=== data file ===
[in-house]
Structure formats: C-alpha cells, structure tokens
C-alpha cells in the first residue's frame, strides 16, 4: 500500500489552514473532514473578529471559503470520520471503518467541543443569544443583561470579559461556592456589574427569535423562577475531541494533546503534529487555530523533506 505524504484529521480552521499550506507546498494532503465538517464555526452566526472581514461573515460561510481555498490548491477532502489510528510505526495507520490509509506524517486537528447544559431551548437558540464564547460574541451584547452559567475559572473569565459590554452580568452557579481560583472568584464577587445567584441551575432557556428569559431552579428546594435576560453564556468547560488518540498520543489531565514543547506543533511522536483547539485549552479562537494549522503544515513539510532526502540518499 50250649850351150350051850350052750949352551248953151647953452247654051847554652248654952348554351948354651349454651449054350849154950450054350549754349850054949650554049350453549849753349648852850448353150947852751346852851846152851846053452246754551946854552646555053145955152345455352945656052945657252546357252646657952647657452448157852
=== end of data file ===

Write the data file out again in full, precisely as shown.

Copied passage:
[in-house]
Structure formats: C-alpha cells, structure tokens
C-alpha cells in the first residue's frame, strides 16, 4: 500500500489552514473532514473578529471559503470520520471503518467541543443569544443583561470579559461556592456589574427569535423562577475531541494533546503534529487555530523533506 505524504484529521480552521499550506507546498494532503465538517464555526452566526472581514461573515460561510481555498490548491477532502489510528510505526495507520490509509506524517486537528447544559431551548437558540464564547460574541451584547452559567475559572473569565459590554452580568452557579481560583472568584464577587445567584441551575432557556428569559431552579428546594435576560453564556468547560488518540498520543489531565514543547506543533511522536483547539485549552479562537494549522503544515513539510532526502540518499 50250649850351150350051850350052750949352551248953151647953452247654051847554652248654952348554351948354651349454651449054350849154950450054350549754349850054949650554049350453549849753349648852850448353150947852751346852851846152851846053452246754551946854552646555053145955152345455352945656052945657252546357252646657952647657452448157852